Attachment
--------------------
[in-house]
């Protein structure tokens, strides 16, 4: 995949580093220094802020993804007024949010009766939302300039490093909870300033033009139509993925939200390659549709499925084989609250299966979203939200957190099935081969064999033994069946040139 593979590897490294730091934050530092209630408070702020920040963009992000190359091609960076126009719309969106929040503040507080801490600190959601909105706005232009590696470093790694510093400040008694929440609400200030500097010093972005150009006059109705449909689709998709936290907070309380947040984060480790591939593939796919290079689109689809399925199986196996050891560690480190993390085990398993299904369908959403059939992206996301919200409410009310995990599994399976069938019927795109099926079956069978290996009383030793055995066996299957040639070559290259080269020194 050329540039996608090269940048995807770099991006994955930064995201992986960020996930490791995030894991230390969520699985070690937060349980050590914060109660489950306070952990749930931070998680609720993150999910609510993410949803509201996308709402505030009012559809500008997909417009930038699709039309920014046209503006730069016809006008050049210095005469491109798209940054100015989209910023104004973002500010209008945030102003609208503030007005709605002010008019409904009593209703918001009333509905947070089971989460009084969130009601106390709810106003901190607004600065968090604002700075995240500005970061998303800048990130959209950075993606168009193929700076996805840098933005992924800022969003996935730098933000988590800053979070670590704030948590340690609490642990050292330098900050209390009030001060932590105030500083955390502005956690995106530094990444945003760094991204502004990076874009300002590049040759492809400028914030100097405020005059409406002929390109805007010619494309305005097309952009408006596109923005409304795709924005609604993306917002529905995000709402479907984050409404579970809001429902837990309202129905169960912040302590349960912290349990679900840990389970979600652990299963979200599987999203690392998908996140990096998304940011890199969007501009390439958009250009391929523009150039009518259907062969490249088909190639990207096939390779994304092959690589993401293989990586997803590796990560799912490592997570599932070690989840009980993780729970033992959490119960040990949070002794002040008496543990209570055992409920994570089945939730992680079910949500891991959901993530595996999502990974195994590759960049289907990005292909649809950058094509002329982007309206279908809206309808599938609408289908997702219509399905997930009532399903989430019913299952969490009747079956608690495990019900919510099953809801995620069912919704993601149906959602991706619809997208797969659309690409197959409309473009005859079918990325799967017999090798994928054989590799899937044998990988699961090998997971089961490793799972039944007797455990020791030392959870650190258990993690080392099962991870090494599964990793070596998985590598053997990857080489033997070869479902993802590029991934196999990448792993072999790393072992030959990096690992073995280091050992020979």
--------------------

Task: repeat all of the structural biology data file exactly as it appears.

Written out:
[in-house]
């Protein structure tokens, strides 16, 4: 995949580093220094802020993804007024949010009766939302300039490093909870300033033009139509993925939200390659549709499925084989609250299966979203939200957190099935081969064999033994069946040139 593979590897490294730091934050530092209630408070702020920040963009992000190359091609960076126009719309969106929040503040507080801490600190959601909105706005232009590696470093790694510093400040008694929440609400200030500097010093972005150009006059109705449909689709998709936290907070309380947040984060480790591939593939796919290079689109689809399925199986196996050891560690480190993390085990398993299904369908959403059939992206996301919200409410009310995990599994399976069938019927795109099926079956069978290996009383030793055995066996299957040639070559290259080269020194 050329540039996608090269940048995807770099991006994955930064995201992986960020996930490791995030894991230390969520699985070690937060349980050590914060109660489950306070952990749930931070998680609720993150999910609510993410949803509201996308709402505030009012559809500008997909417009930038699709039309920014046209503006730069016809006008050049210095005469491109798209940054100015989209910023104004973002500010209008945030102003609208503030007005709605002010008019409904009593209703918001009333509905947070089971989460009084969130009601106390709810106003901190607004600065968090604002700075995240500005970061998303800048990130959209950075993606168009193929700076996805840098933005992924800022969003996935730098933000988590800053979070670590704030948590340690609490642990050292330098900050209390009030001060932590105030500083955390502005956690995106530094990444945003760094991204502004990076874009300002590049040759492809400028914030100097405020005059409406002929390109805007010619494309305005097309952009408006596109923005409304795709924005609604993306917002529905995000709402479907984050409404579970809001429902837990309202129905169960912040302590349960912290349990679900840990389970979600652990299963979200599987999203690392998908996140990096998304940011890199969007501009390439958009250009391929523009150039009518259907062969490249088909190639990207096939390779994304092959690589993401293989990586997803590796990560799912490592997570599932070690989840009980993780729970033992959490119960040990949070002794002040008496543990209570055992409920994570089945939730992680079910949500891991959901993530595996999502990974195994590759960049289907990005292909649809950058094509002329982007309206279908809206309808599938609408289908997702219509399905997930009532399903989430019913299952969490009747079956608690495990019900919510099953809801995620069912919704993601149906959602991706619809997208797969659309690409197959409309473009005859079918990325799967017999090798994928054989590799899937044998990988699961090998997971089961490793799972039944007797455990020791030392959870650190258990993690080392099962991870090494599964990793070596998985590598053997990857080489033997070869479902993802590029991934196999990448792993072999790393072992030959990096690992073995280091050992020979």